I found myself re-reading the post and trying to understand what Prudence was saying about Haeckel’s work. What does ‘canonical’ mean? When in doubt… Google it! The definition of CANONICAL FORM is ‘the simplest form of something’ in a mathematical context. I felt even more pulled into these drawings; bathing in their beauty, simplicity and form as captured by the artist.

Simplicity = Circles = Form in Beauty = Awareness (to me).

Mx

a circular nature

allow your mind to go to the forms, but allow your heart to remain in pure knowing- Melinda Blair Paterson

allow your mind to go to the forms, but allow your heart to remain in pure knowing – pen and pencil – 10mar15

we may go out into the world, but we never leave ourself

we may go out into the world, but we never leave ourself – pen and pencil – 18mar15

You, are that which is Aware of experience - Melinda Blair Paterson

You, are that which is Aware of experience – pen and pencil – 19mar15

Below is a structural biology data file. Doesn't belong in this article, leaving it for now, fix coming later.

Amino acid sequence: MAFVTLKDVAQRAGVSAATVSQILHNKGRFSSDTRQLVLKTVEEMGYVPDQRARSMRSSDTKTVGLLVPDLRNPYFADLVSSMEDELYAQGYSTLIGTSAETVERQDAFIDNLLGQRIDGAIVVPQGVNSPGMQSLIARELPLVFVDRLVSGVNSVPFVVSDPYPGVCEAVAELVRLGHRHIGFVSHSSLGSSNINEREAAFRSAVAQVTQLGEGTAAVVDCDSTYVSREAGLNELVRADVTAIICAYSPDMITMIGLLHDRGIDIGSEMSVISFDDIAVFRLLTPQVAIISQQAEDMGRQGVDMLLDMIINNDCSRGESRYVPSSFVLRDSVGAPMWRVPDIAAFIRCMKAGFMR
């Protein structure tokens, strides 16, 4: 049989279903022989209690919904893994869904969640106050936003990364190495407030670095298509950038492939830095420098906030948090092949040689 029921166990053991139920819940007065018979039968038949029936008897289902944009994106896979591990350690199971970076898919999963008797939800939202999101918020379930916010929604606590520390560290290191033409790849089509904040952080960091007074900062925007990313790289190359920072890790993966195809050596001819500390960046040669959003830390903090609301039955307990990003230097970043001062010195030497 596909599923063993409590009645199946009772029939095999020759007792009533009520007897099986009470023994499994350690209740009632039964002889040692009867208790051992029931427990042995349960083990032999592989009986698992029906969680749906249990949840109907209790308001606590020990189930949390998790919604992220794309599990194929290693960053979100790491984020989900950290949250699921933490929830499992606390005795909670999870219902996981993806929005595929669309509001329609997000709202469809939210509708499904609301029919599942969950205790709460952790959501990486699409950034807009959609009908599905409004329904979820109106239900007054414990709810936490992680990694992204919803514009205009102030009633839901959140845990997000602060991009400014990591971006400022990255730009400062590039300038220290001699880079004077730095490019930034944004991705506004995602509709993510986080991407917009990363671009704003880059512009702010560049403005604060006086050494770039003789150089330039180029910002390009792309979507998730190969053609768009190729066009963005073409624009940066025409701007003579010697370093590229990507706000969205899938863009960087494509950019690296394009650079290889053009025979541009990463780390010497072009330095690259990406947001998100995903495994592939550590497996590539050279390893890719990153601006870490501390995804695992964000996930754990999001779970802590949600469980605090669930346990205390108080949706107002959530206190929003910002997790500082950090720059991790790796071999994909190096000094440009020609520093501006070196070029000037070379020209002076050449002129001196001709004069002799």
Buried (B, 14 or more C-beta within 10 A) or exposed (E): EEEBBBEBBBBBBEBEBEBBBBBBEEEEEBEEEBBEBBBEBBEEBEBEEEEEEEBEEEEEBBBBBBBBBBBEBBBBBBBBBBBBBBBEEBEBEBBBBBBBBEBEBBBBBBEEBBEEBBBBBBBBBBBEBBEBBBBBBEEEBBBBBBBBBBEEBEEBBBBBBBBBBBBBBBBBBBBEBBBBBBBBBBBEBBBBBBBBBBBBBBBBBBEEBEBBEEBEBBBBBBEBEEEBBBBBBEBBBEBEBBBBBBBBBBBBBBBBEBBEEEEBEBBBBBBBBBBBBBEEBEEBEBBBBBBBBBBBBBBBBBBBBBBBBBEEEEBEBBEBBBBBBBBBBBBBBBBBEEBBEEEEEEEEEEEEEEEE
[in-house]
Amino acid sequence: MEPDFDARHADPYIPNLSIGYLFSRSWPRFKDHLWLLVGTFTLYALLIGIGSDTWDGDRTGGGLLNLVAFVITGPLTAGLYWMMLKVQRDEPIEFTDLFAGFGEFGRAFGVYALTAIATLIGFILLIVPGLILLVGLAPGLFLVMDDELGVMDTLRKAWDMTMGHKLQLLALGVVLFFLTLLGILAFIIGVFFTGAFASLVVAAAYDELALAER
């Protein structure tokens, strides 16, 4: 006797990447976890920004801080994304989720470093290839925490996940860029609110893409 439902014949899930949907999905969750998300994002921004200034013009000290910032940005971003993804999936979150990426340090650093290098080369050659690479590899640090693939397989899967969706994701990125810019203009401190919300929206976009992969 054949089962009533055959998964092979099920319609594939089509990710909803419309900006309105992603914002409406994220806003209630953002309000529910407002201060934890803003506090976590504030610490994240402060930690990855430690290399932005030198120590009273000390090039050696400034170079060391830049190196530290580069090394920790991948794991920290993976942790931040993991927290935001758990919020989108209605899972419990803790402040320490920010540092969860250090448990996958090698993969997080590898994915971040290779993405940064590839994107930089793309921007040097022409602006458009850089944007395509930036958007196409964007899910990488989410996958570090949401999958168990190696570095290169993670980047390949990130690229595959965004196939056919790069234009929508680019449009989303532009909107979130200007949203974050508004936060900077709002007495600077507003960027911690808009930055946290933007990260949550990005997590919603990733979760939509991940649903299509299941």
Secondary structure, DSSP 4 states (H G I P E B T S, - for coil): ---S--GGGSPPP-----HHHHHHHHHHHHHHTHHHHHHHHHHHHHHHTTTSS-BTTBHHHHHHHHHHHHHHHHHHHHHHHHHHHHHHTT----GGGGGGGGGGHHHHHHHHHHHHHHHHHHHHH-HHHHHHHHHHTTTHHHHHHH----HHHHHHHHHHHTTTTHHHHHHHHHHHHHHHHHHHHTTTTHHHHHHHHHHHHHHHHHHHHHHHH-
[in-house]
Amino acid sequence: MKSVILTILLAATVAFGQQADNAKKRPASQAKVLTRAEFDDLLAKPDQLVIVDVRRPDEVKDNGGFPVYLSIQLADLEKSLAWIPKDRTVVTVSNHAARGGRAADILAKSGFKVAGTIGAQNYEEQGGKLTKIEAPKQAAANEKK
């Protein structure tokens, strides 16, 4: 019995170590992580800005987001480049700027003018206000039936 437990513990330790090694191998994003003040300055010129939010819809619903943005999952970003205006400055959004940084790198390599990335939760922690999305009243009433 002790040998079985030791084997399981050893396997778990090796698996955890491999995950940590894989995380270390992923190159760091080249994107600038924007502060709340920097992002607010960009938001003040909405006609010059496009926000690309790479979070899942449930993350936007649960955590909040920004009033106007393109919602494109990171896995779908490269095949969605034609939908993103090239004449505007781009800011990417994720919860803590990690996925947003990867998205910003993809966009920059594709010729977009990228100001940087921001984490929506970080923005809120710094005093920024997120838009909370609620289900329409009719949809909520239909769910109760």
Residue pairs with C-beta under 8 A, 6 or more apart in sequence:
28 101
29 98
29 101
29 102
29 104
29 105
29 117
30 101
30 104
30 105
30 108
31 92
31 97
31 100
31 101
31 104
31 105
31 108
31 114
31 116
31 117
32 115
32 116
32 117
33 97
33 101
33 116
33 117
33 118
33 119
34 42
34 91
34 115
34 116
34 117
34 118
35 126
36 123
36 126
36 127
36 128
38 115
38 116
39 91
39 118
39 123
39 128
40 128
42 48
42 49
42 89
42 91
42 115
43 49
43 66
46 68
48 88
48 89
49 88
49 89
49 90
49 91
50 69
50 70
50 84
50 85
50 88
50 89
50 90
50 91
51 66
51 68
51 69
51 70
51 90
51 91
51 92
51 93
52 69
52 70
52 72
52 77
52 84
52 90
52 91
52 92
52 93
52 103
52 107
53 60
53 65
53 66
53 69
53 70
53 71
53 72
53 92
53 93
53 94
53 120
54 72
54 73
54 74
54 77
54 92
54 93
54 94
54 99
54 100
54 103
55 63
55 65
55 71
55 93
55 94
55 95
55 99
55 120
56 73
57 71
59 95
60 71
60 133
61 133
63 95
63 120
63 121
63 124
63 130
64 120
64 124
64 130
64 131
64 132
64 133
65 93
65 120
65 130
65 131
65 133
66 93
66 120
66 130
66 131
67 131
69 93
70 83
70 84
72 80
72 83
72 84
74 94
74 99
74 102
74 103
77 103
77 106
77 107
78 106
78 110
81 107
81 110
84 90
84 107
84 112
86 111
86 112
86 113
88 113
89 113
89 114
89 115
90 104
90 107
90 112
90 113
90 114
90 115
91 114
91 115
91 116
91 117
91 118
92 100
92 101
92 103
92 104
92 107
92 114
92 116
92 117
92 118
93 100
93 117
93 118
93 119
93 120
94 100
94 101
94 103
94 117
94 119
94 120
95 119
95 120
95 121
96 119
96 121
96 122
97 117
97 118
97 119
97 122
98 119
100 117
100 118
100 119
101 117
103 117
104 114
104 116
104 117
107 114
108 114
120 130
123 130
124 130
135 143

the thought that was present two seconds ago has now disappeared - Melinda Blair Paterson

the thought that was present two seconds ago has now disappeared – pen and pencil – 27mar15

nothing prior, nothing after it, just vast spaces either side - Melinda Blair Paterson

nothing prior, nothing after it, just vast spaces either side – pen and pencil – 28mar15

getting back in the game - Melinda Blair Paterson

getting back in the game – pen and pencil – 07apr15

All drawing by Melinda Blair Paterson
Titles from words by Rupert Spira (except ‘getting back in the game’)

These recent works from my ‘contemplative doodling’ series seem to offer a theme of a circular nature. Mostly created whilst listening to Rupert Spira’s meditations, The light of pure knowing, and more recently my own internal musings. The life of an artist, especially for one with a strong intuitive pulse or inner compass as experienced here, is a constant source of wonder. Why is it I can just let the hand and pen have its way, or trust whatever chooses the next colour pencil; and who knows when the work is done? It’s all a mystery to the ‘me’ and a joy to the unknown. 🙂 Mx

no me art

we have overlooked who we truly are - pen and pencil - melinda blair paterson - 2015
we have overlooked who we truly are – pen and paper – 2015 – Words from Rupert Spira – Drawing by Melinda Blair Paterson